• Amtrak/LIRR Moynihan Train Hall

  • This forum will be for issues that don't belong specifically to one NYC area transit agency, but several. For instance, intra-MTA proposals or MTA-wide issues, which may involve both Metro-North Railroad (MNRR) and the Long Island Railroad (LIRR). Other intra-agency examples: through running such as the now discontinued MNRR-NJT Meadowlands special. Topics which only concern one operating agency should remain in their respective forums.
This forum will be for issues that don't belong specifically to one NYC area transit agency, but several. For instance, intra-MTA proposals or MTA-wide issues, which may involve both Metro-North Railroad (MNRR) and the Long Island Railroad (LIRR). Other intra-agency examples: through running such as the now discontinued MNRR-NJT Meadowlands special. Topics which only concern one operating agency should remain in their respective forums.

Moderators: GirlOnTheTrain, nomis, FL9AC, Jeff Smith

  by ExCon90
 
Little-known fact: the moynihantrainhall website states in at least two places that Alexander Cassatt was the owner of the Pennsylvania Railroad. Who knew?

(I have to wonder who wrote that, and how many people reviewed the copy before approving it for release to the world ...)
  by electricron
 
ExCon90 wrote: Sat Jan 02, 2021 8:47 pm Little-known fact: the moynihantrainhall website states in at least two places that Alexander Cassatt was the owner of the Pennsylvania Railroad. Who knew?

(I have to wonder who wrote that, and how many people reviewed the copy before approving it for release to the world ...)
Being President of a company does not make you the owner of the company. No doubt Cassatt owned many shares, but I doubt he ever held over 50% of the outstanding stock.

Companies number one goal in any business is earning profits for its shareholders. The PRR and LIRR was going broke in the early 1960s, the old Penn Station was a money pit. All that open space in the ceilings of the old station was not earning any rent. That's why they sold the air rights above the tracks and platforms to developers. Even the NYC wanted to sell the air rights above Grand Central, although it was not allowed to as new legislation prevented that. Even so, both the arch enemies- business competitors- PRR and NYC merged. And they still went bankrupted less than a decade later. Companies that do not earn profits usually fail faster than light travels through a vacuum.

The reason why so many dislike the new Penn Station is the height of the ceilings are so low. the 15 story atrium is gone., instead there are 15 stories of office buildings. - each story around 10 feet high. 15 stories collecting rent for somebody. The original platforms, the stairs to the platforms, the main floor at the top of these stairs were there 100 years ago when they built Penn Station. The brass and rod iron banisters in those stairs are original.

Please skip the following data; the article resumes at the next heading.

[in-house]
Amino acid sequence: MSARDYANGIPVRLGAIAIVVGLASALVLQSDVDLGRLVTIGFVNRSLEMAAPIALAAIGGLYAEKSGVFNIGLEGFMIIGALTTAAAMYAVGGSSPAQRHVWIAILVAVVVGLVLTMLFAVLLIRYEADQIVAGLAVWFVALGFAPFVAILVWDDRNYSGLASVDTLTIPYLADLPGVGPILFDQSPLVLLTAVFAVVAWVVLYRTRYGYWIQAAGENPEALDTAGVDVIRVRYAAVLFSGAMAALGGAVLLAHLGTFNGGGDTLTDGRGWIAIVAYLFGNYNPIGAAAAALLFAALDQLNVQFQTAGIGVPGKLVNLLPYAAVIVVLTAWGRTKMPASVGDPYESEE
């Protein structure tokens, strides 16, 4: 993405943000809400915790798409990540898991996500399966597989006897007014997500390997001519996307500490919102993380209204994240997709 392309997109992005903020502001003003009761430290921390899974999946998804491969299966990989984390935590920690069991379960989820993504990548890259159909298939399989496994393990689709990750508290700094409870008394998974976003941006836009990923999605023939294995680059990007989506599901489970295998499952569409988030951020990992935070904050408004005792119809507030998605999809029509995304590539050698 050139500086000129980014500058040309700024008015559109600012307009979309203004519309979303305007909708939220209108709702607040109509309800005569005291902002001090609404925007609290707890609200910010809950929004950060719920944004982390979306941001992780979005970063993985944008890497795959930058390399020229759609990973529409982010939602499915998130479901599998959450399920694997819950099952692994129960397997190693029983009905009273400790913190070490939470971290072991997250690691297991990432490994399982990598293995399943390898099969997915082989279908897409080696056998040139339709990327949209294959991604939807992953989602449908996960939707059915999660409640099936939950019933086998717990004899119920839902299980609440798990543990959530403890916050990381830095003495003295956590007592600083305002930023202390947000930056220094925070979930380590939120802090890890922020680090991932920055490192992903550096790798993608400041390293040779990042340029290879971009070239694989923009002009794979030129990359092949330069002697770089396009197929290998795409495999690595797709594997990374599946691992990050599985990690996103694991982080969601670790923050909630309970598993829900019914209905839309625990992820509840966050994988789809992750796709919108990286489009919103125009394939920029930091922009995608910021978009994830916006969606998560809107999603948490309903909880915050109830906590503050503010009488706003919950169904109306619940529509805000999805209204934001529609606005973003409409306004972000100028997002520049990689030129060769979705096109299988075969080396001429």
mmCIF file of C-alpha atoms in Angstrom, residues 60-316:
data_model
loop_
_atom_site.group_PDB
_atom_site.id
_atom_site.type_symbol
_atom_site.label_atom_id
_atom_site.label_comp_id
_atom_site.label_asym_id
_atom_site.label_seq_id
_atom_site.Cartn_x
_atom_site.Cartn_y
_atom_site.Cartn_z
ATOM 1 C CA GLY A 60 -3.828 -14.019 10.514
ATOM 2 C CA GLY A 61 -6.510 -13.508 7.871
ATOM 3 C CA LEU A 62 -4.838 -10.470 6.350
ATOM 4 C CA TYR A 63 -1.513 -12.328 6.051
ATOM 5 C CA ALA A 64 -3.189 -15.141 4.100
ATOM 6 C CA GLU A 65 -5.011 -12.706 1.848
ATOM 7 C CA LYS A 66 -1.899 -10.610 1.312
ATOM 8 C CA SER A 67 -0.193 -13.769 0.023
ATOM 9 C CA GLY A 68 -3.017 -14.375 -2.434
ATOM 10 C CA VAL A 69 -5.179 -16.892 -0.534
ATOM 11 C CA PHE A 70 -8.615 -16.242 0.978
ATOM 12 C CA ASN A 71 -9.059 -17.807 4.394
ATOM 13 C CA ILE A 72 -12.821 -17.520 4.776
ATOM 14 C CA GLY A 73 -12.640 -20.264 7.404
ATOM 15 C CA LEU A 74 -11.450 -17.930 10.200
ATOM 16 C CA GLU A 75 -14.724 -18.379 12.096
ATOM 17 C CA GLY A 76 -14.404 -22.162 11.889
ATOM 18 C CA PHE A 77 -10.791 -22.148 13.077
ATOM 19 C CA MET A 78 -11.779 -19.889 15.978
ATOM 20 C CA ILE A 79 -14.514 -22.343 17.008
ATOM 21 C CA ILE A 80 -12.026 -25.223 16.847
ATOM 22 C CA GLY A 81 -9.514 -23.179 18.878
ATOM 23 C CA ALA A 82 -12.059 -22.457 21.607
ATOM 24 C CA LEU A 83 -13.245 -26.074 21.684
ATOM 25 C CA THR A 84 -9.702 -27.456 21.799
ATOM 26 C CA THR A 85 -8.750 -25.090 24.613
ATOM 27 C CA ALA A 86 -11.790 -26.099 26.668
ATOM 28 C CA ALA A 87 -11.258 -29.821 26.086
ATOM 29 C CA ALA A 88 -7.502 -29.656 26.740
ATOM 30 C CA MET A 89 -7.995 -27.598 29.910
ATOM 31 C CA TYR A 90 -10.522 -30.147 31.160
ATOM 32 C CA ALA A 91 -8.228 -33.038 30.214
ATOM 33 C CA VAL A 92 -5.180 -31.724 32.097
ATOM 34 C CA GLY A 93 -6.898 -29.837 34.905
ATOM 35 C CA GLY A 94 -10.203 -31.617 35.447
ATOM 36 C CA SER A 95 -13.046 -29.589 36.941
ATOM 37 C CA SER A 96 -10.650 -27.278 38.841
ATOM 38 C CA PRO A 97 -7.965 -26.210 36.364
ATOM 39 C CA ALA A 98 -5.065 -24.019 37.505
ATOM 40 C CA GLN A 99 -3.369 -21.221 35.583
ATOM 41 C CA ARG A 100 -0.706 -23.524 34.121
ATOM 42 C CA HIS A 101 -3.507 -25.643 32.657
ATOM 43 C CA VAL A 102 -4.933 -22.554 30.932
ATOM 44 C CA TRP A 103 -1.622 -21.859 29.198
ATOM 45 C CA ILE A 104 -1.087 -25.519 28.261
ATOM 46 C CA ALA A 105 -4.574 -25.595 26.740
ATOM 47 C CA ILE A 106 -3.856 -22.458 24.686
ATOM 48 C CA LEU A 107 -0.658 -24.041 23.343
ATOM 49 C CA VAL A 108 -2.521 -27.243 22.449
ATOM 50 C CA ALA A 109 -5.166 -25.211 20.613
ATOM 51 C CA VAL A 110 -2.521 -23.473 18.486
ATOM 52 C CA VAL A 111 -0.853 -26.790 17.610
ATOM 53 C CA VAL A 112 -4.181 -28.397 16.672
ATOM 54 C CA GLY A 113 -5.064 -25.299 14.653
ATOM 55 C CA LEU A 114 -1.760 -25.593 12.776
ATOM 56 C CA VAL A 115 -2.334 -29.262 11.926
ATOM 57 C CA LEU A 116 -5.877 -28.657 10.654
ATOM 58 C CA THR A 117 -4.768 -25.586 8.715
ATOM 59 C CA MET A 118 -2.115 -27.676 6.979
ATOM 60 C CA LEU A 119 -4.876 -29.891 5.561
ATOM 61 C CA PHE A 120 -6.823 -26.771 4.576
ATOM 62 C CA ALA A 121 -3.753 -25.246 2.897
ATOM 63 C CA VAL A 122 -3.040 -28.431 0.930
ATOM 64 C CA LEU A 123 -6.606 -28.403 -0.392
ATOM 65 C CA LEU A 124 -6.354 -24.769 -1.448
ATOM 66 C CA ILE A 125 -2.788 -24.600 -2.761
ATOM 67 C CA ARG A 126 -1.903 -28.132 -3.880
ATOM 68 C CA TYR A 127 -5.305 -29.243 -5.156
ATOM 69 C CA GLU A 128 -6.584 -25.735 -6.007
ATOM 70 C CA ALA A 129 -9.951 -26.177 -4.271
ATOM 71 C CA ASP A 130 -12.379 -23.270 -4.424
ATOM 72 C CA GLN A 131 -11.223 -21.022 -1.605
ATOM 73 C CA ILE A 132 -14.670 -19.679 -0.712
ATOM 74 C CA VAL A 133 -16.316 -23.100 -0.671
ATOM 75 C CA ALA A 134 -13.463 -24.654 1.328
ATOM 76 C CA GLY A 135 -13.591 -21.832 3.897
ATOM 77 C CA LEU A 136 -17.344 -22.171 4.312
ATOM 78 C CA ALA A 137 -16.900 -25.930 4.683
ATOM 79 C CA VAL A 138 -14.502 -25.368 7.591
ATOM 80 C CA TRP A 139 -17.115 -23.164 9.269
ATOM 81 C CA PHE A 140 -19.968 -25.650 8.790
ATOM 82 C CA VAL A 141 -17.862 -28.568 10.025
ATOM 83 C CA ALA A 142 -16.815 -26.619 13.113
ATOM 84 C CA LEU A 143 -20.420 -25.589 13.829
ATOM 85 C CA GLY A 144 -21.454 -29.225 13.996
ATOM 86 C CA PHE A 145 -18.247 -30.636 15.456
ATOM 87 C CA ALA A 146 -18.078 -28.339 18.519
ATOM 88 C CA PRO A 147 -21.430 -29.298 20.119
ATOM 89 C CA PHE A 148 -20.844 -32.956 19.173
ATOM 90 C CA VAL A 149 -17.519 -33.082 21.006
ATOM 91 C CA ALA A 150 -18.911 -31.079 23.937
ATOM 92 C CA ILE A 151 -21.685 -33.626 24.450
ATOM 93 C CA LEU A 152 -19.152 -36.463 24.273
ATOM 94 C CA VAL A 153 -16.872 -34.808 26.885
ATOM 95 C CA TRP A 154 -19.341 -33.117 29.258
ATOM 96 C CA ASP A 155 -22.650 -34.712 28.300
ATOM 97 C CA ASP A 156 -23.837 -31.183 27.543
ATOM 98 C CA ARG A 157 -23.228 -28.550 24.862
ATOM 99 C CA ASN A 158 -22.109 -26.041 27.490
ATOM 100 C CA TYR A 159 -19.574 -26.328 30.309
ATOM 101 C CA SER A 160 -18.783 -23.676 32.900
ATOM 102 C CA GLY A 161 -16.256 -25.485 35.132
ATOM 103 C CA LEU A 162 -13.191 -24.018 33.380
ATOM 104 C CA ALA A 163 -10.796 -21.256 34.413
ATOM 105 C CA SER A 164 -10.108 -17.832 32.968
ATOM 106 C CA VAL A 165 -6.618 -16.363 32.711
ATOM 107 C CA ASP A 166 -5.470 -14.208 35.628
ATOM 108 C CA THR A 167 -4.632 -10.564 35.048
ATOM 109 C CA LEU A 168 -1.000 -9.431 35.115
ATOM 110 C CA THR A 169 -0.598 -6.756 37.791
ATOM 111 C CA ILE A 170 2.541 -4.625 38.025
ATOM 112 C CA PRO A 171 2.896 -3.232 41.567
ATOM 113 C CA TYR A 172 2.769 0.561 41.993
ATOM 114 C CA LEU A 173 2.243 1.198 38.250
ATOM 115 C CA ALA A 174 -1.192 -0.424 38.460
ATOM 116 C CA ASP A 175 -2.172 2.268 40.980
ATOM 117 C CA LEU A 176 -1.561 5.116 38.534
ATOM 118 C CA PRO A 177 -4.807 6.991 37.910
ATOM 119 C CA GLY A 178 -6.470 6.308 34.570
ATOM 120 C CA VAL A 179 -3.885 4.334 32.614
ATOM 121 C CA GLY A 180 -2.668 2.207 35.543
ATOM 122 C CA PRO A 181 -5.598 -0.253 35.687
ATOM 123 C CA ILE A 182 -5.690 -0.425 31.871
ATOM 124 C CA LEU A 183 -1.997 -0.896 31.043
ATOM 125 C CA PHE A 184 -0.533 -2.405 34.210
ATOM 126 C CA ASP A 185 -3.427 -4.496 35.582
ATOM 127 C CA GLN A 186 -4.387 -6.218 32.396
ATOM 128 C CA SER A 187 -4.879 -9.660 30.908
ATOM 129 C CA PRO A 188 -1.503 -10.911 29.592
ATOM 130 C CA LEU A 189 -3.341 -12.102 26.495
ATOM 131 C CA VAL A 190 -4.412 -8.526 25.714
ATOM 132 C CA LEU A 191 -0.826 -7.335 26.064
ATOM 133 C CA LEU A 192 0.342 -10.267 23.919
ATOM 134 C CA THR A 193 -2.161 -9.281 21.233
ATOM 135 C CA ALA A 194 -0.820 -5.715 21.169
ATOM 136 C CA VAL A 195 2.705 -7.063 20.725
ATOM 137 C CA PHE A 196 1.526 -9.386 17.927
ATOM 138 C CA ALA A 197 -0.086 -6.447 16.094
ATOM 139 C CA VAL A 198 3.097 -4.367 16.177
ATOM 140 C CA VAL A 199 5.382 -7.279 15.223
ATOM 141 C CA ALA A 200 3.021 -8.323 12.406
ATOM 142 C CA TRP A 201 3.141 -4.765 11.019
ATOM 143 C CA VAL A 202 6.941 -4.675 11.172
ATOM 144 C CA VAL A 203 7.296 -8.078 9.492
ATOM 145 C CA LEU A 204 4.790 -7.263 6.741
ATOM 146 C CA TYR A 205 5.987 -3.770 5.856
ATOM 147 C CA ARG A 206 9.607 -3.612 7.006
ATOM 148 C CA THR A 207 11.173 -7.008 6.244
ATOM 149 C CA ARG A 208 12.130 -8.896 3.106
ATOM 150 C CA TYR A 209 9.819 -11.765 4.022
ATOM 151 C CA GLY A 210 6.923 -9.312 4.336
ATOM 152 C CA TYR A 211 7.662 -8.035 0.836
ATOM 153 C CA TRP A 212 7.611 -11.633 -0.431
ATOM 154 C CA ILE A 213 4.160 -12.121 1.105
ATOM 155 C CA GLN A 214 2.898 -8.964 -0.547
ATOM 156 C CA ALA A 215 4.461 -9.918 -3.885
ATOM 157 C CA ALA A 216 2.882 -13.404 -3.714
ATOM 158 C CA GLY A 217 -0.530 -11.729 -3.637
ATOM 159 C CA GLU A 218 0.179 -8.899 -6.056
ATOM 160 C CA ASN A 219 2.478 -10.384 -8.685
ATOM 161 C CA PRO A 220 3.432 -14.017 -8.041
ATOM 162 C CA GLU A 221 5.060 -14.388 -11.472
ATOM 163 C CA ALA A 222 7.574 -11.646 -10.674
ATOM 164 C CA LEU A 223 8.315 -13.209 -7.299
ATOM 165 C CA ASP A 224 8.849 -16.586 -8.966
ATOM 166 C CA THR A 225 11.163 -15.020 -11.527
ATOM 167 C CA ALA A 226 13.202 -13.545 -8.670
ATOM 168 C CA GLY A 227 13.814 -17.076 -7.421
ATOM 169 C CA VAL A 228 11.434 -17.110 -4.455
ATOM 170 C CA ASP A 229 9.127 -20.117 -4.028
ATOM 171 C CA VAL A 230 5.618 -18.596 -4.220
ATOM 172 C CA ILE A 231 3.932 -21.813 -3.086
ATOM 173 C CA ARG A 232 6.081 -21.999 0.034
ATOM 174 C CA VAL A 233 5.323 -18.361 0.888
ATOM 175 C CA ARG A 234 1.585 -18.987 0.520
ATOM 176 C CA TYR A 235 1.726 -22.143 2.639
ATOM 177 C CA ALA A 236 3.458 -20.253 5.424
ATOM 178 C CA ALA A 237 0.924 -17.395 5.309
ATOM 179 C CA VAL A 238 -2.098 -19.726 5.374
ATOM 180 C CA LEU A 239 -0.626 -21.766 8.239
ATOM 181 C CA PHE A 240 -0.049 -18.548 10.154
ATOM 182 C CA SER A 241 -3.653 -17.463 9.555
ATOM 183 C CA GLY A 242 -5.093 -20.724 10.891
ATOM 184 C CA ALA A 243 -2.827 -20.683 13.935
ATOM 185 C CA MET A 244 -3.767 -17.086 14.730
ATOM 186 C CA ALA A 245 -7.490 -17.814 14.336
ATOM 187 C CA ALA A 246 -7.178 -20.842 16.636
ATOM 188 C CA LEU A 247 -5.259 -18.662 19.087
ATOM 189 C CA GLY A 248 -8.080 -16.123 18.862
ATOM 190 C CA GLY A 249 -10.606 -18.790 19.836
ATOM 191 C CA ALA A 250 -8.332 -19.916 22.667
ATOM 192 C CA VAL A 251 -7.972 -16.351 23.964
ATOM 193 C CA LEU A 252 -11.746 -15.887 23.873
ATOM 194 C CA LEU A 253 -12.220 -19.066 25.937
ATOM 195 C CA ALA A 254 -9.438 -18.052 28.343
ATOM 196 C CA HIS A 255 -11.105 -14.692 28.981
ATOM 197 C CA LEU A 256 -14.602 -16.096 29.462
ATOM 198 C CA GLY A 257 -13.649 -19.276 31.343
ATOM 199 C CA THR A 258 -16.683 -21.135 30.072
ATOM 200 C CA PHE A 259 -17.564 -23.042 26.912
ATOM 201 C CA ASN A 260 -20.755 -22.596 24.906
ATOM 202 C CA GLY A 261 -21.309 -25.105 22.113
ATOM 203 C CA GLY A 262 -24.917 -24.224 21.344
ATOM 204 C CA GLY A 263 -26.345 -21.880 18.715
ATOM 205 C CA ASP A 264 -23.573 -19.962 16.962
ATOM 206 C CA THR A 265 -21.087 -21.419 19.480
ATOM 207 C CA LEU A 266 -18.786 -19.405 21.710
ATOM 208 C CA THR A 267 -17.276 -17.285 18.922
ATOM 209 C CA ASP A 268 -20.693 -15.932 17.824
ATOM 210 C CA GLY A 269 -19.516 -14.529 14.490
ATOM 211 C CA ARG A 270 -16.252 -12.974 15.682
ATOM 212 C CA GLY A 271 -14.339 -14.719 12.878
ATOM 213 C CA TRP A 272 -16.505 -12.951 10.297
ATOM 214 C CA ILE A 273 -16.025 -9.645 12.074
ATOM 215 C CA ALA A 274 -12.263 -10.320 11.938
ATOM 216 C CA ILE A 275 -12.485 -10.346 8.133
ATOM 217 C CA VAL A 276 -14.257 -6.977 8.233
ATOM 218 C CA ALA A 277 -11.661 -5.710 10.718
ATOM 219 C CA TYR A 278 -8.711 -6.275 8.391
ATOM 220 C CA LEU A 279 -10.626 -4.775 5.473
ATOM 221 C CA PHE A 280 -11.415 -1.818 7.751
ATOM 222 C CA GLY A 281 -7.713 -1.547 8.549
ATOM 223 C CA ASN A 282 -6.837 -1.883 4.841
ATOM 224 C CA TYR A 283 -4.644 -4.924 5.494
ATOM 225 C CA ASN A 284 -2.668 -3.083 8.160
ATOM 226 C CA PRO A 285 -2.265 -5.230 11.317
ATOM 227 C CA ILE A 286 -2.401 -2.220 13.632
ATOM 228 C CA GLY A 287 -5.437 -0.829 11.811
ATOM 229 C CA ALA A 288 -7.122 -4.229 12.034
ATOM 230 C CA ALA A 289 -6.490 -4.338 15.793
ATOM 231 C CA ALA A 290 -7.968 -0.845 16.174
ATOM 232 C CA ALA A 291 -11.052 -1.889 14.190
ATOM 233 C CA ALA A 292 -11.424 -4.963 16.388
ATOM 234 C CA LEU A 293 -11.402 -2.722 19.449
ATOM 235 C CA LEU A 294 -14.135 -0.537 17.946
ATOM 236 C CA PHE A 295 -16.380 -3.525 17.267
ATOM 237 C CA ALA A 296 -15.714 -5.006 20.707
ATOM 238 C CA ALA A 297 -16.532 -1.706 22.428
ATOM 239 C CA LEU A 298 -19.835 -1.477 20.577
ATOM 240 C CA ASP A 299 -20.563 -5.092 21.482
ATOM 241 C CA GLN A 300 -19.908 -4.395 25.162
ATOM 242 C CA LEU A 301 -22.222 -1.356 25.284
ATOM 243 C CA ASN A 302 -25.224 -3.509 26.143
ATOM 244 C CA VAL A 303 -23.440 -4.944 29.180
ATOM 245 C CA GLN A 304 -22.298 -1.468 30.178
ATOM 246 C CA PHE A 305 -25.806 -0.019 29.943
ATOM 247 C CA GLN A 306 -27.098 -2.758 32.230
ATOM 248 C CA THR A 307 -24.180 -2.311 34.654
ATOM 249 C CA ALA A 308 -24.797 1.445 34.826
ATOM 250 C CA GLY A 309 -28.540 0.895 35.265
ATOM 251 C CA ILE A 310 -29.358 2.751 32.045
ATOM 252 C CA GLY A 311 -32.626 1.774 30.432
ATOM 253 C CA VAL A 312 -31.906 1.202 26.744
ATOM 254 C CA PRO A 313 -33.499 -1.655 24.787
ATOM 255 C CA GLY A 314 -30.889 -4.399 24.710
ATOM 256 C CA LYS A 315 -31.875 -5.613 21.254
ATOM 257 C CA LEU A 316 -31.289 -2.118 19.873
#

All that is really missing is the 15 story atrium of marble and glass above that floor and around the perimeter, the grand architecture that gave inspirational heart.

Hopefully the Moynihan Train Hall will give just a little of that feeling back.
  by lensovet
 
Kilo Echo wrote: Sat Jan 02, 2021 10:35 am
lensovet wrote: Fri Jan 01, 2021 3:39 am I also can’t imagine the open space to the tracks (see https://static01.nyt.com/images/2019/04 ... &auto=webp) would be particularly safe in this day and age, never mind the fact that it takes away floor space currently used for vendors and waiting areas/lounges.
As you probably know, the track level was later decked over (at the arrivals level) to accommodate the overhead catenary.
I didn’t know, because none of the photos shared today about how amazing the station was show that. It makes sense but obviously wouldn’t look as dramatically different.
  by Kilo Echo
 
lensovet wrote: Sun Jan 03, 2021 6:20 pm I didn’t know, because none of the photos shared today about how amazing the station was show that. It makes sense but obviously wouldn’t look as dramatically different.
Below is a view to the southeast (toward Seventh Avenue and 31st Street):
Image
  by bostontrainguy
 
Kilo Echo wrote: Sat Jan 02, 2021 10:35 am As you probably know, the track level was later decked over (at the arrivals level) to accommodate the overhead catenary.
So what was the deal before the decking and electrification? They didn't allow steam engines, right?
Image
  by CNJGeep
 
It was always electrified, but with DC Third Rail only to begin with
  by bostontrainguy
 
So everything was initially third rail including the tunnels and Sunnyside? Then I have to guess that there had to be an engine change or at least a motor added just outside of the North River tunnels or in Newark. Interesting.
  by STrRedWolf
 
bostontrainguy wrote: Mon Jan 04, 2021 8:44 am So everything was initially third rail including the tunnels and Sunnyside? Then I have to guess that there had to be an engine change or at least a motor added just outside of the North River tunnels or in Newark. Interesting.